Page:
Following Met Office high temperatures Prediction UK Health Security Agency issued a Heat-health alert

As the Met Office predicts high temperatures in the coming days, the UK Health Security Agency (UKHSA) has issued a heat-health warning.

High temperatures are anticipated in the Midlands and the south of the country later this week, prompting the first Level 2 heat-health alert of the year.

The alert will be in effect from 12 a.m. on Thursday, June 16 to 12 a.m. on Saturday, June 18 and will affect the East Midlands, East of England, London, South East, and South West regions.

UKHSA’s Head of Extreme Events and Health Protection, Dr Agostinho Sousa, said:

“High temperatures are expected in some parts of the Midlands and the south on Friday. We want everyone to enjoy the hot weather safely when it arrives and be aware of good health advice for coping with warmer conditions.

“During periods of hot weather, it is especially important to keep checking on those who are most vulnerable, such as older people and those with heart or lung conditions. Make sure to look out for signs of heat exhaustion and follow our simple health advice to beat the heat.

Dan Rudman, Deputy Chief Meteorologist at the Met Office, said:

“Temperatures will continue to rise as we go through the week, becoming well above-average by Friday, when many parts of the southern half of the UK are likely to exceed 30°C or even reach 34°C in some places.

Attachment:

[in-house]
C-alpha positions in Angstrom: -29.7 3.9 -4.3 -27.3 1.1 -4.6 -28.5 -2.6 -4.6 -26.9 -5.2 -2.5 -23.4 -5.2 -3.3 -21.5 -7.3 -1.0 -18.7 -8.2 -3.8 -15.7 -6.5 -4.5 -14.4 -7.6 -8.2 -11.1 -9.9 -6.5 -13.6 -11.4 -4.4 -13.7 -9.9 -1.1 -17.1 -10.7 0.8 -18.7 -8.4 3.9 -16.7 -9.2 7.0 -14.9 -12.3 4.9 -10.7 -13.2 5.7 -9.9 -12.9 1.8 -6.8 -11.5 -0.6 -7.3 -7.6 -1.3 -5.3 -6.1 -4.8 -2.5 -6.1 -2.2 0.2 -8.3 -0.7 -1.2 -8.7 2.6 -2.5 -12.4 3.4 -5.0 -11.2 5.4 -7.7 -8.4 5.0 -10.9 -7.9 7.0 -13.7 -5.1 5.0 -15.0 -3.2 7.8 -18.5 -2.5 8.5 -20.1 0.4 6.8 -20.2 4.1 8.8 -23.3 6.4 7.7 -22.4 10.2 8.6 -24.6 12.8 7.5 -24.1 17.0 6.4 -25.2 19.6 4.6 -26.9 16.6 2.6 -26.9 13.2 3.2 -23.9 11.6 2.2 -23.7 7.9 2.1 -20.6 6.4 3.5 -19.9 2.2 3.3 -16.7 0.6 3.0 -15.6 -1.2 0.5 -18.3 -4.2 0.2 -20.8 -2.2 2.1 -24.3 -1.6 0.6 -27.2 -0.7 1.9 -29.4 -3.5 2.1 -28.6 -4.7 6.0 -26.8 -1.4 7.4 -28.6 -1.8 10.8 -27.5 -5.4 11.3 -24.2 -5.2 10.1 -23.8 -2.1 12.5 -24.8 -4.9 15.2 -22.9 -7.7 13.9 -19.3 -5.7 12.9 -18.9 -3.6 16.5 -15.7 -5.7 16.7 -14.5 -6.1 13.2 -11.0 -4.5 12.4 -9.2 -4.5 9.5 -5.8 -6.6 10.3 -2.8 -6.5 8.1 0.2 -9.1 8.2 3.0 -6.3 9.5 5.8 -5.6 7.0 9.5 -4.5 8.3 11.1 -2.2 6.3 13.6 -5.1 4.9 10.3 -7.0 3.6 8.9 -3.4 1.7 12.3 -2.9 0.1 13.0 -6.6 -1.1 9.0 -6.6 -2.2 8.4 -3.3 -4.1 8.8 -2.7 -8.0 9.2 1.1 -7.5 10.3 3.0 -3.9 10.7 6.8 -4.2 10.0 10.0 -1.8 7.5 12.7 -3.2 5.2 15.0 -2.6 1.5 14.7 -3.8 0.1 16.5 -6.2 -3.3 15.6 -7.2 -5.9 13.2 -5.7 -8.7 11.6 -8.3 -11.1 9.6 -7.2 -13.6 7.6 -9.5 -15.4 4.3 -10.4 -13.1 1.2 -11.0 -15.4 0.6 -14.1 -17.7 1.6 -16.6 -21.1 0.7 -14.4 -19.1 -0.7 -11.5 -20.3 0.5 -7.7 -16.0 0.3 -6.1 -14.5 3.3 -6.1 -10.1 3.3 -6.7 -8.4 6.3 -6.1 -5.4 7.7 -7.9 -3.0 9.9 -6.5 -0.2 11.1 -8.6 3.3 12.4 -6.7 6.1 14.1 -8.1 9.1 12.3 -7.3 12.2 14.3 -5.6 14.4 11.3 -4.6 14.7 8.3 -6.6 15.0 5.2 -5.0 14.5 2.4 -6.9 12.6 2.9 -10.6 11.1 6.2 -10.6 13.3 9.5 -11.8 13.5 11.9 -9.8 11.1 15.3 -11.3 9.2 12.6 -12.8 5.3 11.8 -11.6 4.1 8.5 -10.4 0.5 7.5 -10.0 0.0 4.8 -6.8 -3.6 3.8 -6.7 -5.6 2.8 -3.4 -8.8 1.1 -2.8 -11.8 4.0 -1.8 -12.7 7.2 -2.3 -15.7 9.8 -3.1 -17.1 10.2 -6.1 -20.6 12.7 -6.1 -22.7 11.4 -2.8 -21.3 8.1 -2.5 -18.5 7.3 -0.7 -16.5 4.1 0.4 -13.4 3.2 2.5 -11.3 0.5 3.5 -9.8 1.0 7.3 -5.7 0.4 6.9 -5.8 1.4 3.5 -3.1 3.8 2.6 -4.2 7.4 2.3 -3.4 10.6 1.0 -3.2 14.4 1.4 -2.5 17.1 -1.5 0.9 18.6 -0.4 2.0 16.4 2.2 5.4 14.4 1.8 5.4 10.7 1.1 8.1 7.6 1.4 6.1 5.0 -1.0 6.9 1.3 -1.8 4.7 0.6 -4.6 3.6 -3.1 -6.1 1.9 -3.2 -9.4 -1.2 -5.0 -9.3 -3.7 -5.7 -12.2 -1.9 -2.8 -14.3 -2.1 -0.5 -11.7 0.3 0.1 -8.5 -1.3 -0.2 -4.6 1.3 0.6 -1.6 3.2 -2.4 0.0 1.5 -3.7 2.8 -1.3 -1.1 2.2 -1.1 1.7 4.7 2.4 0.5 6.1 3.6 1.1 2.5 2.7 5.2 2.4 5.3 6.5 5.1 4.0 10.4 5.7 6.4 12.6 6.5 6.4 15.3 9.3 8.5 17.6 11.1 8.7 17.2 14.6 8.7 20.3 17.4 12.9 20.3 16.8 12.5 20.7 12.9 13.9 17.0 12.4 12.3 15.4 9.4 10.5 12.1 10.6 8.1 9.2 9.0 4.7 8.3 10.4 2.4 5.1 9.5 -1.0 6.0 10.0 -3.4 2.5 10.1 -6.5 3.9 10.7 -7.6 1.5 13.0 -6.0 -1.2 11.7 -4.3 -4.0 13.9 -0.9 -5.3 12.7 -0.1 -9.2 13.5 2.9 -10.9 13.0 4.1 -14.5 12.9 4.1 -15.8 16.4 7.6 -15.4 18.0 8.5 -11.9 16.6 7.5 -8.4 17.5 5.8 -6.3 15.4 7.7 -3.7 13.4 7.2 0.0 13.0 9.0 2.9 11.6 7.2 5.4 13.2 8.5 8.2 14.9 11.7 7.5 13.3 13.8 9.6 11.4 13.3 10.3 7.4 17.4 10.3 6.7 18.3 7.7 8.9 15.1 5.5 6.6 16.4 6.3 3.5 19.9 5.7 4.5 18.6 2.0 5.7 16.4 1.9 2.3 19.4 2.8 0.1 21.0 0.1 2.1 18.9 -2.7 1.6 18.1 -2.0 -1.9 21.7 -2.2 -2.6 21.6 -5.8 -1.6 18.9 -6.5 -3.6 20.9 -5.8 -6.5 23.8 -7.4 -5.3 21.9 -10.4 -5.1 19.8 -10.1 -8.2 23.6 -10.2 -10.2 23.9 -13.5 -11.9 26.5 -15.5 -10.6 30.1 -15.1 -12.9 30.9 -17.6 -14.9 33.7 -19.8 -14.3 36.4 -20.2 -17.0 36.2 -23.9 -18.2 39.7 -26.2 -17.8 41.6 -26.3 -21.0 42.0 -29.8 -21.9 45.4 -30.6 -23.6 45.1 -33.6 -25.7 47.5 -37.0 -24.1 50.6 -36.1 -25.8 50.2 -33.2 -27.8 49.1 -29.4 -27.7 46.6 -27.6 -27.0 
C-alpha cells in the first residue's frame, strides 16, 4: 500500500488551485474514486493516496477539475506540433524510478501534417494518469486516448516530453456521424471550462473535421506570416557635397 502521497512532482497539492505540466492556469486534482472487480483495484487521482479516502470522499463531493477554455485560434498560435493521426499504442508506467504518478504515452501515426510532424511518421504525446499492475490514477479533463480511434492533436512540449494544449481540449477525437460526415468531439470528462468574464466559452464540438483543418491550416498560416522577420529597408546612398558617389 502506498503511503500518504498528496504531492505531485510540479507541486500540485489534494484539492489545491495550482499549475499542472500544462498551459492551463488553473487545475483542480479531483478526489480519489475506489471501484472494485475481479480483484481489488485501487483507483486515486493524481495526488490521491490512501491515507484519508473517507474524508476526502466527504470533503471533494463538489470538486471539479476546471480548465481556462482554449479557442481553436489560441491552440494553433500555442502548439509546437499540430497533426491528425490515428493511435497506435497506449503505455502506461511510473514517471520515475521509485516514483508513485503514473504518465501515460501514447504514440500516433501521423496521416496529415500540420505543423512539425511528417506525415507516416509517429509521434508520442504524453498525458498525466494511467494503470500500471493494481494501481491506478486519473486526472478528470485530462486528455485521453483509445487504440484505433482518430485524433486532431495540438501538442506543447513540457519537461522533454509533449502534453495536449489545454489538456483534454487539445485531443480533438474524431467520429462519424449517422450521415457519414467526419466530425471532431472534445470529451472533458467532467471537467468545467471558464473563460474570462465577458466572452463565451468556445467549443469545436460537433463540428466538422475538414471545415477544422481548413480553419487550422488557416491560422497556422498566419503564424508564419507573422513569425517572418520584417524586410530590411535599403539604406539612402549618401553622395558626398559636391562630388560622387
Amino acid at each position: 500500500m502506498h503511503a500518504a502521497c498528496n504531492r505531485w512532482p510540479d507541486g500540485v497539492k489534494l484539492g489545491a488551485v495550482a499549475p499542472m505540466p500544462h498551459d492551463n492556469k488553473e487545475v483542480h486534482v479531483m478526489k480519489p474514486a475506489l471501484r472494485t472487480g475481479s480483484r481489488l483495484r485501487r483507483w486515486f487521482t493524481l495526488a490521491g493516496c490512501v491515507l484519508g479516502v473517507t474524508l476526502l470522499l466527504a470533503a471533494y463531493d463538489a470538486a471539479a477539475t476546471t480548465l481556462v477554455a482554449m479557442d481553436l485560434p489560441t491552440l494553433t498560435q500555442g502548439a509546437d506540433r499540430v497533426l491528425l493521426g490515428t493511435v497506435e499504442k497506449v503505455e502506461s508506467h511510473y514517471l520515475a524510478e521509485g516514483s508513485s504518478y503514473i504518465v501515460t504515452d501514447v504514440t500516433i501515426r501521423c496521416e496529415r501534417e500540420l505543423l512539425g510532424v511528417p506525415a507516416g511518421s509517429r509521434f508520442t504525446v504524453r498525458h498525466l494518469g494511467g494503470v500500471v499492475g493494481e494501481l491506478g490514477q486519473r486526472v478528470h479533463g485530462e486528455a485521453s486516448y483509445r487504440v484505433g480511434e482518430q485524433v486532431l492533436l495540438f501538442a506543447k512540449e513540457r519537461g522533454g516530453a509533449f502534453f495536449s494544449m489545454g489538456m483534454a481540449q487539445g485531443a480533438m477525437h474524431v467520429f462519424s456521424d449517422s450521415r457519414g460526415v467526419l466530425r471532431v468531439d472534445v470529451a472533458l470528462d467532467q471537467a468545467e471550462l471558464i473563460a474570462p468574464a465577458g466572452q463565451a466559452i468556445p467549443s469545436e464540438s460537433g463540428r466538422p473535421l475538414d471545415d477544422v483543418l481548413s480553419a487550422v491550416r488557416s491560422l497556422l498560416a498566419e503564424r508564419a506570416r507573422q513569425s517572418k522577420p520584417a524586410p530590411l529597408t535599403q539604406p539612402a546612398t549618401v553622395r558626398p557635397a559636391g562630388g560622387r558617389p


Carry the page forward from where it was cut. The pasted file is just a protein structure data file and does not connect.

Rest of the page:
“This is the first spell of hot weather this year and it is unusual for temperature to exceed these values in June. Many areas will also see some warm nights with minimum temperatures expected to be in the high teens or even low 20s for some overnight.

 

When the heat comes, the best strategies to stay safe are to:

Keep an eye out for those who may struggle to stay cool and hydrated — the elderly, those with underlying diseases, and those who live alone are especially vulnerable
Close curtains in rooms that face the sun to keep cool indoors — and keep in mind that it may be cooler outside than it is indoors
Drink plenty of water and limit your alcohol intake
Never leave anyone, especially newborns, small children, or animals, in a closed, parked vehicle
Avoid the sun between 11 a.m. and 3 p.m., when UV radiation are at their peak
If you must go out in the heat, take a walk in the shade, apply sunscreen, and wear a wide-brimmed hat
Avoid strenuous physical activity during the hottest hours of the day
If you are traveling, make sure to bring water with you
If you’re going to cool yourself in the sea, be careful and follow local safety recommendations

NHS.UK has more information on the usual signs and symptoms of heat exhaustion and heatstroke.